The strategy comes from the leader(s) as Michael E. Raynor described: “not to see over the horizon but rather to imagine what one might find there, and begin preparations accordingly.” Or as Sue Barrett said, “focusing on directional choices…” That may be easier said than done. Barrett provides 5 steps to help map out what a strategy might look like.

  1. Decide what challenge(s) you’re solving: Once there is a clear sense of the challenges being addressed, they can start being addressed.
  2. Answer the value proposition question: “How can we provide a uniquely valuable customer (client, member, etc.) experience that drives our success?” Look at your core competence and decide what the value proposition is. Make sure it answers the question. [Andy Stanley provides some thoughtful insights about being uniquely better. He says that “every industry (again, both for-profit and not-for-profit) has shared assumptions. Every industry is ‘stuck.’ However, somebody, somewhere is messing with the rules to the prevailing model. Someone is creating a uniquely better”]
  3. Know where you’re starting from: Once you’re clear on your challenge, it’s important to have an accurate picture of the current reality.
  4. Be clear about your new future: In difficult times it’s always easy to retreat into survival mode. However, having a clear, bold sense of the future gives employees a positive frame and offers an antidote to fear.
  5. Face the obstacles and determine the brutal facts: Now look at the possible obstacles to the vision in a dispassionate/objective way. What are the brutal facts you can control and which ones can’t you control? Facing the obstacles in a clear-minded manner allows the organization to assess the situation well and take appropriate action to overcome them.

 Create your strategy by imagining what might be over the horizon, and begin preparations for a uniquely valuable customer experience.

Don’t protect, correct your strategic planning!

The trick in [strategic planning] is not to worry about making a wrong decision; it’s learning when to correct! ~Susan Jeffers

In Feel the Fear and Do It Anyway Susan Jeffers discusses the crippling effects of fear in her personal life and explains how she formulated a course of action for conquering it. In the chapter “How to Make a No-Lose Decision,” I came across an analogy that I believe gets at the core of effective strategic planning.

I am referencing Susan Jeffers who referenced Stewart Emery in his book Actualizations. This is what Emery learned while on the flight deck of an airplane. Planes have an inertial guidance system. The purpose is to get the plane within a short distance of the runway within a short time of the estimated arrival time. Each time the plane strays off course, the system corrects it. As the pilot described this process he said, “we’ll arrive on time in spite of having been in error 90 percent of the time.” Emery observed, “So the only time we are truly on course is that moment in the zigzag when we actually cross the true path.”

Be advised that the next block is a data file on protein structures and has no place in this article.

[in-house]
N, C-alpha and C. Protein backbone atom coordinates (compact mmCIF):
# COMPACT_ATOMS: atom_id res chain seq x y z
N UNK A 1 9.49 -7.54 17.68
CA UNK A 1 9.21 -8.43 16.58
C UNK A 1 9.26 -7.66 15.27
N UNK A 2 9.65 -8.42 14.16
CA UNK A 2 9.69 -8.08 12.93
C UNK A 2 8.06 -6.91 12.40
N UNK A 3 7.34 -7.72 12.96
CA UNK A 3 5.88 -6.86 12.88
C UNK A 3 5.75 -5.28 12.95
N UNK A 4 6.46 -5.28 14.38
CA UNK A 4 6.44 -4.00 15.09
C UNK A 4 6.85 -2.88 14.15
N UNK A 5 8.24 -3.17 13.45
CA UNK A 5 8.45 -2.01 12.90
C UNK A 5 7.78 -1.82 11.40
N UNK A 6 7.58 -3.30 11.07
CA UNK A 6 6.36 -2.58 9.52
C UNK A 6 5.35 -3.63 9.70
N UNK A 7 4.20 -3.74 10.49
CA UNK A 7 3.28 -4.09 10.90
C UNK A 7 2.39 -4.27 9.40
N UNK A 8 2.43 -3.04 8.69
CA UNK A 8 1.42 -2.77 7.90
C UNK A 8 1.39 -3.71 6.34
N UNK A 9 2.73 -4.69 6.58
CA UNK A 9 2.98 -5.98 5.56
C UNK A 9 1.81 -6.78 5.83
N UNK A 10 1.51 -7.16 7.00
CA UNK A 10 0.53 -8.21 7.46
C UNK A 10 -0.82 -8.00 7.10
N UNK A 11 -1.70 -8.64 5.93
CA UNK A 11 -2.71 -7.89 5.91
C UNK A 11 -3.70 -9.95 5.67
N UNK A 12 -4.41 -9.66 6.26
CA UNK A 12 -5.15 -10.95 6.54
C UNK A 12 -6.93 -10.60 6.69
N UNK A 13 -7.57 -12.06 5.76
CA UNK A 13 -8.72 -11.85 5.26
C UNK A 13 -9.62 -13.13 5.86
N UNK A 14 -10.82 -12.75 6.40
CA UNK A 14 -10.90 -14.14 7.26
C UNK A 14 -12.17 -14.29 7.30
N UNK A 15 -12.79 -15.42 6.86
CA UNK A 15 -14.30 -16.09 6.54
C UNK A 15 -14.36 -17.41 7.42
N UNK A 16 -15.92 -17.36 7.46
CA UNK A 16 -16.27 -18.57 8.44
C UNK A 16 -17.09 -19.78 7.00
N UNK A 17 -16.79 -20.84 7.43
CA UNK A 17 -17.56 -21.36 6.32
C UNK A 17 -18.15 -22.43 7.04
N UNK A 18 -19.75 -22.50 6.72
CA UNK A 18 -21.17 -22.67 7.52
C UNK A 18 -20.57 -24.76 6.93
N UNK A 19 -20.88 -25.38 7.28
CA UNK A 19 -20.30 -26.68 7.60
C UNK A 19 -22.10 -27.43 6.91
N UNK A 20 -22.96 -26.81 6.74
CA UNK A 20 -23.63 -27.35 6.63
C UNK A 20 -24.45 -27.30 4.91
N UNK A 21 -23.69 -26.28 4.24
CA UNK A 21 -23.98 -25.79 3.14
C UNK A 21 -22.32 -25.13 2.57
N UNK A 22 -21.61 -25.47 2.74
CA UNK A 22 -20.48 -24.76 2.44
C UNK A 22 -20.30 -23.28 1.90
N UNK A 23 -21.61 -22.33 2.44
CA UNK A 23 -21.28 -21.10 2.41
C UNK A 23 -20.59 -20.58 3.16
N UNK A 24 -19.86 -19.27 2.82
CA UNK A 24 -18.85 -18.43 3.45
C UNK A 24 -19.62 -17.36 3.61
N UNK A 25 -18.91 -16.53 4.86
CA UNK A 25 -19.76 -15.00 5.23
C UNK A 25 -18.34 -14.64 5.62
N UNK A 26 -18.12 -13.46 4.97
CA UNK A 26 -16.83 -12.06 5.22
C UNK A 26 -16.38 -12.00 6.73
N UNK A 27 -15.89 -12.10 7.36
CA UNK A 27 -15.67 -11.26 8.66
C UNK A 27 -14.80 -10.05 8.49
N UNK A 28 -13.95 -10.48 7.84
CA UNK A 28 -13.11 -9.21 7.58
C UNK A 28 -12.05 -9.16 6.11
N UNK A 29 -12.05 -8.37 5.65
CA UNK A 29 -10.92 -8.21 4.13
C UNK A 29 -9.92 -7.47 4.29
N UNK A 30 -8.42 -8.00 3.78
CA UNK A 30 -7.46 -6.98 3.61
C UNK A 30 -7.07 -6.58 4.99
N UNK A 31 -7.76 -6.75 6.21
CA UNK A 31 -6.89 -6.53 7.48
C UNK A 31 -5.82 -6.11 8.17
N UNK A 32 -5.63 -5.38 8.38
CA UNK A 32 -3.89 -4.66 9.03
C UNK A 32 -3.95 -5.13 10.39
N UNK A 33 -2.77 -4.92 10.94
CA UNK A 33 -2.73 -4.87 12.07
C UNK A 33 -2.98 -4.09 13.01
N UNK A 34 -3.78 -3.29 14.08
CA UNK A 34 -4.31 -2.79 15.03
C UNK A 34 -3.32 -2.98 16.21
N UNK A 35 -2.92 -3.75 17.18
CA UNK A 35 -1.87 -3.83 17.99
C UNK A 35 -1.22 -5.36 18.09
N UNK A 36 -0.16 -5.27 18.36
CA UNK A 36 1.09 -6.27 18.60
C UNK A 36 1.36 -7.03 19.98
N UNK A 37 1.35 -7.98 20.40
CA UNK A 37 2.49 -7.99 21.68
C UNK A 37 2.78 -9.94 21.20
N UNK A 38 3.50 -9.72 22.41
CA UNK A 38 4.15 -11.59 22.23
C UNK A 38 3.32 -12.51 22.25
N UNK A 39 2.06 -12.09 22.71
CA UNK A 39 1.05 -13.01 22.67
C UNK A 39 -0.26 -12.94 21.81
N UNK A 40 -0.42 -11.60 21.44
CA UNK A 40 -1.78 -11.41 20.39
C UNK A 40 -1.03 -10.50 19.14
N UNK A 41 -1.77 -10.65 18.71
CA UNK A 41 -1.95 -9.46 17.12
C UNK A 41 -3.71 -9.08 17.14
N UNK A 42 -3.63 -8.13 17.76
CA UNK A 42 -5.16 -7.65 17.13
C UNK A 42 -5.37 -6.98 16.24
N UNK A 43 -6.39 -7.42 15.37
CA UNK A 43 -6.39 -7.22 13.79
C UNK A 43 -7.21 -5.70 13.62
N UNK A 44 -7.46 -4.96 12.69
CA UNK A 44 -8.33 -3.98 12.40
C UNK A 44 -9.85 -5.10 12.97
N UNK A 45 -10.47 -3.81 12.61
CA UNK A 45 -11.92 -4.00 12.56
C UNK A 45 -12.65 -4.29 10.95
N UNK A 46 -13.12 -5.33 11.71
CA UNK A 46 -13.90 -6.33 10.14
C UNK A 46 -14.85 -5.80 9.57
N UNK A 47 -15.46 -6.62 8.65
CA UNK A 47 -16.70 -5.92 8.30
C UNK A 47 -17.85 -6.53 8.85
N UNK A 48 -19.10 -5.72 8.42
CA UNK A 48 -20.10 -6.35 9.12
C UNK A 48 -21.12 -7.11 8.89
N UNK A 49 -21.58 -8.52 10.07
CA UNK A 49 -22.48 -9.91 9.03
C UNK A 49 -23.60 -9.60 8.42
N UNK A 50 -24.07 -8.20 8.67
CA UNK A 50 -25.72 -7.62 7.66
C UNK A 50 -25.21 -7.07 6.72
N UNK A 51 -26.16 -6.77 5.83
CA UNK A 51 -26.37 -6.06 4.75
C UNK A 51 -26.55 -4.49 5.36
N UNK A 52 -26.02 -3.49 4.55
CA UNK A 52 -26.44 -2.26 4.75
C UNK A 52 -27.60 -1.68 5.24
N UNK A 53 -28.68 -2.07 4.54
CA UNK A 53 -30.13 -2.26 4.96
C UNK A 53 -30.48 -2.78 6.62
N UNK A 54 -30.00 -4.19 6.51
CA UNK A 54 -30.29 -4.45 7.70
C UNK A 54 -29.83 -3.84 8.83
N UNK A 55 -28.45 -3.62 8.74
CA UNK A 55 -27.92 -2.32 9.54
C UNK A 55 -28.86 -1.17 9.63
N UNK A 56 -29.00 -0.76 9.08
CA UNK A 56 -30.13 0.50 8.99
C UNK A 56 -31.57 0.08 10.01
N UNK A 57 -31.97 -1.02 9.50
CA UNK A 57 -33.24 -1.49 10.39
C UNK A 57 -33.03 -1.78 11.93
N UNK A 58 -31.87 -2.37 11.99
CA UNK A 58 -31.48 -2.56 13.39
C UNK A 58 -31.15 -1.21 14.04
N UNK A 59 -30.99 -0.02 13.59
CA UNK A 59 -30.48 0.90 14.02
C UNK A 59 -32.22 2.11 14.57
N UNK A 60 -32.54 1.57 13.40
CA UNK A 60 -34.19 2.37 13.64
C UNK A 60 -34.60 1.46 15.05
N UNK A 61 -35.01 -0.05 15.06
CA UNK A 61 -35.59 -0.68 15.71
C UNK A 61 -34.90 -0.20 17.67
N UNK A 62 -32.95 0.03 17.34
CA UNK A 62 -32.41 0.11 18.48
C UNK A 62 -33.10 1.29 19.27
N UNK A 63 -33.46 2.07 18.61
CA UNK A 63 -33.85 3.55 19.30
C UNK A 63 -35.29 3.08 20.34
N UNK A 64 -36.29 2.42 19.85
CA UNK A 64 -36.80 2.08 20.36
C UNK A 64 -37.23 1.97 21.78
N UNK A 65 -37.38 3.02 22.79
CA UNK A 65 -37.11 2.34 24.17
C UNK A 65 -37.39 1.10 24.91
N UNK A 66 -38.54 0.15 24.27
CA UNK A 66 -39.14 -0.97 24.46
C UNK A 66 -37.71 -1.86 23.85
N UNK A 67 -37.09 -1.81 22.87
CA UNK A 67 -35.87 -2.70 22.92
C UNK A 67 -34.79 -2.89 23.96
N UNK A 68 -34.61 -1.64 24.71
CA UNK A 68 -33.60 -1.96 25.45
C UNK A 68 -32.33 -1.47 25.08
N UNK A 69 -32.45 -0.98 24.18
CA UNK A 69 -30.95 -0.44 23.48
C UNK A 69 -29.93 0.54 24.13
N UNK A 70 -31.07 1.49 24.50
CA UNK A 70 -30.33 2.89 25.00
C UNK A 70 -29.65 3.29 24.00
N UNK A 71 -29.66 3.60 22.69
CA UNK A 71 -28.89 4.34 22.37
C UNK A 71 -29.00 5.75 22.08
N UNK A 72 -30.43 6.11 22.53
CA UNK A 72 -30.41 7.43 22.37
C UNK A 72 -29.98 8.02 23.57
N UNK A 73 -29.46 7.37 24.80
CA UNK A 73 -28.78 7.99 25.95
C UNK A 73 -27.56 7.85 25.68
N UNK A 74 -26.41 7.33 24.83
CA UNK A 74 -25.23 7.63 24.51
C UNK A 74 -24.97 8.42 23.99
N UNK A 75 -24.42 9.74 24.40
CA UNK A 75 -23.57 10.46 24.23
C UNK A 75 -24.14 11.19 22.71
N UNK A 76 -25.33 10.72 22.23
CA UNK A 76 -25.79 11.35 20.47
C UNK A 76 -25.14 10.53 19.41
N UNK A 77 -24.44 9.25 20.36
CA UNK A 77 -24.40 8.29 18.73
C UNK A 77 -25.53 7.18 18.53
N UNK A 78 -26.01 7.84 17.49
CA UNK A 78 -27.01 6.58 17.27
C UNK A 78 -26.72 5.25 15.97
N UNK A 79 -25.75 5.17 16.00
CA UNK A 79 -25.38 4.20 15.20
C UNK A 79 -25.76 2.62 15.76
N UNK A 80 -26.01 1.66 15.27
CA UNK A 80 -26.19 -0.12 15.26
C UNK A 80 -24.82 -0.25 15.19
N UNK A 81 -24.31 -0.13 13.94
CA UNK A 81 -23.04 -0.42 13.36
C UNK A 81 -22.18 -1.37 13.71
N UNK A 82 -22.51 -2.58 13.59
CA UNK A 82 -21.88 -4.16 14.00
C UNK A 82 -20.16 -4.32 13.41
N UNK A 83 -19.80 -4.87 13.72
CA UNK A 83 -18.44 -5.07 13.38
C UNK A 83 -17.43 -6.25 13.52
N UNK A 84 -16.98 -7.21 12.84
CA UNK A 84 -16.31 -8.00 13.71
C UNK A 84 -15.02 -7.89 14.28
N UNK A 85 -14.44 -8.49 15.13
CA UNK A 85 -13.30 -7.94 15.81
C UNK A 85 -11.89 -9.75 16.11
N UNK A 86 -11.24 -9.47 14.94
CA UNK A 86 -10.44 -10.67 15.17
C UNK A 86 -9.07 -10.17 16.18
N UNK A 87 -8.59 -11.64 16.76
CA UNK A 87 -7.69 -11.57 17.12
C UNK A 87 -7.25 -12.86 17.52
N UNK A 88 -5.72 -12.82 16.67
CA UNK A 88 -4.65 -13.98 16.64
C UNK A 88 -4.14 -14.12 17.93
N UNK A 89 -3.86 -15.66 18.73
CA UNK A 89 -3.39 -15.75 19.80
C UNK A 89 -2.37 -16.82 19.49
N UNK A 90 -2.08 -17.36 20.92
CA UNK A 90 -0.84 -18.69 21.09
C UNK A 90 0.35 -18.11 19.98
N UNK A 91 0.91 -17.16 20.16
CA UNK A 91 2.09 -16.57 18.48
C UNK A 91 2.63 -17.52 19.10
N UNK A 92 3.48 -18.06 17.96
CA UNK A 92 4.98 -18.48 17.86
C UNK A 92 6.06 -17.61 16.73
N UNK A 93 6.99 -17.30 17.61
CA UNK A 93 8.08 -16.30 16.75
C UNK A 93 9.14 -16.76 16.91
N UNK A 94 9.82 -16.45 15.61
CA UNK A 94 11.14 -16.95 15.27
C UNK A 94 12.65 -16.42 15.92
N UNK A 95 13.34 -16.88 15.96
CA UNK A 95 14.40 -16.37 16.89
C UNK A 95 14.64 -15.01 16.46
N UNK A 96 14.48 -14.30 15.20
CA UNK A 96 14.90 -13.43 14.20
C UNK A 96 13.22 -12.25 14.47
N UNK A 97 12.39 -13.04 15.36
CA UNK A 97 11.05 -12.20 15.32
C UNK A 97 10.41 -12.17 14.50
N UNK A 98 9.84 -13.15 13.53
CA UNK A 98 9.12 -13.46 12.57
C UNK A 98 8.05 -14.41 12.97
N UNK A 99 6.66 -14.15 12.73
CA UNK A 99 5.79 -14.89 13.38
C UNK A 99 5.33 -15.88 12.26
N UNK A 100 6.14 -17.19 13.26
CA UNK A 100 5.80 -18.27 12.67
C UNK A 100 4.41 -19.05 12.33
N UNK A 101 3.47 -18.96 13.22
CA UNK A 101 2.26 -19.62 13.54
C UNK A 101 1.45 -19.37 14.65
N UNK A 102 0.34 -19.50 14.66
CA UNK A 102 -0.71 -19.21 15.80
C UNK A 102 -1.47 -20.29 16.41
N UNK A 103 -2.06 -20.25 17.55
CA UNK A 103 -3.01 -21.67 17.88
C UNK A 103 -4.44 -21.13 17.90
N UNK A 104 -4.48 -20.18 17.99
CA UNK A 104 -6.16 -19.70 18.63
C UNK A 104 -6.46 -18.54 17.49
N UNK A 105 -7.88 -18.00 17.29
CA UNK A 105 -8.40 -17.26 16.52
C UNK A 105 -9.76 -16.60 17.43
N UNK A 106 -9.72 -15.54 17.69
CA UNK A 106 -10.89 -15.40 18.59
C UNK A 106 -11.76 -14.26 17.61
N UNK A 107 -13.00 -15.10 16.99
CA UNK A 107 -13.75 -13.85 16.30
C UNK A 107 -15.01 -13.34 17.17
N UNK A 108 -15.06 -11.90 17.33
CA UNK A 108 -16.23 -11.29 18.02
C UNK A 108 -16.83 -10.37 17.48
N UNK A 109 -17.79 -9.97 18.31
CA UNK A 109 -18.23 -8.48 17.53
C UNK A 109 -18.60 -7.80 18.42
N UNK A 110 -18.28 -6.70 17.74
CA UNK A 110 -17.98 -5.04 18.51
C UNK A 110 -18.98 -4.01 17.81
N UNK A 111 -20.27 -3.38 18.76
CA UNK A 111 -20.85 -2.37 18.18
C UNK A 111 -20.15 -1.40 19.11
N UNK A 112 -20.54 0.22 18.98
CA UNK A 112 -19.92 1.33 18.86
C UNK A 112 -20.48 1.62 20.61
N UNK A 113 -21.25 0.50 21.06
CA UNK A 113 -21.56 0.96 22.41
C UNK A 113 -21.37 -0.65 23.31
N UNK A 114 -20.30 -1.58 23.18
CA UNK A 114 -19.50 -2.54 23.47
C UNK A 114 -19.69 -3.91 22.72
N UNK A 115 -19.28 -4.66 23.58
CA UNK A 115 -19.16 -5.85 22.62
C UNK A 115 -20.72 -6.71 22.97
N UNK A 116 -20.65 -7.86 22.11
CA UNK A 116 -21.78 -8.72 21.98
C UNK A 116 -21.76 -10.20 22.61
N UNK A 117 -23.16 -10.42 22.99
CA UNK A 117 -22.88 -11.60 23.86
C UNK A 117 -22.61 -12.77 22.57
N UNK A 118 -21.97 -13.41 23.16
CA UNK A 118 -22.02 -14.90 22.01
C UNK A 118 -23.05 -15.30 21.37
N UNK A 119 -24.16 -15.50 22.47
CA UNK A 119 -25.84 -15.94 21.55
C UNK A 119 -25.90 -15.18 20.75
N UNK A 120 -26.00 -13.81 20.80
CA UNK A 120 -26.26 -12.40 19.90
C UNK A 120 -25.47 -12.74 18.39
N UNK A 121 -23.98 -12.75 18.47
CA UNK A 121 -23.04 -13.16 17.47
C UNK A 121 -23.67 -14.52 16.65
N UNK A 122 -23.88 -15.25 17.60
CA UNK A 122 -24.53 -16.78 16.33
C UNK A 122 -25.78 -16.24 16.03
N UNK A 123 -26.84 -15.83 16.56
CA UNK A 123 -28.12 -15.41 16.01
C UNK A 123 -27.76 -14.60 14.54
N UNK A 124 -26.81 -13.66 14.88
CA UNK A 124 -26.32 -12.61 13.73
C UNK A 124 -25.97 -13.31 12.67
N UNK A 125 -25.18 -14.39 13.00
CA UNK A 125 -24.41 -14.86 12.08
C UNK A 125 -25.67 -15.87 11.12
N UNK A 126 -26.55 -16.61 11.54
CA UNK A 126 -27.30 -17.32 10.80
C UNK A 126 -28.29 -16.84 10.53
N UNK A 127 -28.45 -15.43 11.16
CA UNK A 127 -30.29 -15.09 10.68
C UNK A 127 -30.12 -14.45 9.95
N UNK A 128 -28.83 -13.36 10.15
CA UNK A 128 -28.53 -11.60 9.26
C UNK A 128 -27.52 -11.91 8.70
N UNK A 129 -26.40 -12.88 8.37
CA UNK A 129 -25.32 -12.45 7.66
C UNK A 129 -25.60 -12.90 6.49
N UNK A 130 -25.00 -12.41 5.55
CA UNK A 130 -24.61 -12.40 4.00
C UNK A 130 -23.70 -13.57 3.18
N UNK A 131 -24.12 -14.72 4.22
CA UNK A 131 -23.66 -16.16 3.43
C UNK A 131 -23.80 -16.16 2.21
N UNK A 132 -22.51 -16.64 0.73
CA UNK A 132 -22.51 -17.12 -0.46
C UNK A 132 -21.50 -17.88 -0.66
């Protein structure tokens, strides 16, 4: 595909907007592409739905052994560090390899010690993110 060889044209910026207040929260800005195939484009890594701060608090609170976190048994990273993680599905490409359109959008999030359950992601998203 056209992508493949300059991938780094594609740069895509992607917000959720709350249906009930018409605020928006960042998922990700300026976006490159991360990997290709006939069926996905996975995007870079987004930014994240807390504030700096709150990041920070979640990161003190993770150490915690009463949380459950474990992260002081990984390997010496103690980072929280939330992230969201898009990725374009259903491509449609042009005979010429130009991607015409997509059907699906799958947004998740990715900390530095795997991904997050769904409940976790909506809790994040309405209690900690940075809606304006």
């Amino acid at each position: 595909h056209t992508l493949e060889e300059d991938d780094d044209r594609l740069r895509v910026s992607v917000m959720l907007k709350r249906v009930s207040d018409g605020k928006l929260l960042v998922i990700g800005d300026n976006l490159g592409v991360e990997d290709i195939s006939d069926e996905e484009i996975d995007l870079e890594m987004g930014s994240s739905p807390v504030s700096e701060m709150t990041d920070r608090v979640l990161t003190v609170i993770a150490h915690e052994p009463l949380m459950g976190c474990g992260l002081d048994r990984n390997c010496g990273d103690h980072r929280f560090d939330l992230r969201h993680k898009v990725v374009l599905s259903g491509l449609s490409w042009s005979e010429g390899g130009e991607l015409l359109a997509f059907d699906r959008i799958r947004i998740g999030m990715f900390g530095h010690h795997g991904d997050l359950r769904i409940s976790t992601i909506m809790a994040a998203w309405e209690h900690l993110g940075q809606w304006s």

Jeffers used this analogy to describe how we could view decision making in life, and I quickly translated this into strategic planning. It represents what I see happen all the time!

Strategic plans, painstakingly written in detail with long lists of “to-do” action items and precise milestones; this could easily characterize a very straight line from the current state to the goal. What strategic plan is so accurate, and environment so stable, that an organization can truly practice linear planning!? The straight line might be your strategic plan, but strategic planning looks much more like the dotted line in the illustration.

I’ve seen numerous organizations launch a new strategic plan, arrive at their first “oops,” and (A) immediately abandon the plan all together because it must be wrong, (B) change the goal because their first effort must have been right, or (C) continue full-force in the misdirection and get even farther from heading toward the goal in an effort to “protect the plan.”

Why don’t more organizations correct course? Continuing with the aeronautical analogy, the people in organizations are the inertial guidance system. Does your “strategic planning” only focus on divvying out lengthy to-do lists? Or, have you invested in empowering your people with the capability and liberty to make course corrections?

Writing a strategic plan is the easy part. Actually practicing strategic planning, that’s the hard part. As Dwight D. Eisenhower said, “Plans are nothing. Planning is everything.” Planning means people are engaged, they are empowered with the capabilities necessary to do the planning, and they have been given the liberty to make miscalculations and, consequently, corrections. I intentionally said miscalculations and not mistakes. Going back to Emery’s reference to being in error 90% of the time, that means miscalculations are a necessary component of planning and should not be characterized as mistakes.

Jeffers’ statement: “Don’t protect, correct.” How much time and effort is your organization spending protecting your strategic plan; and how much time and effort are you putting toward correcting your strategic planning?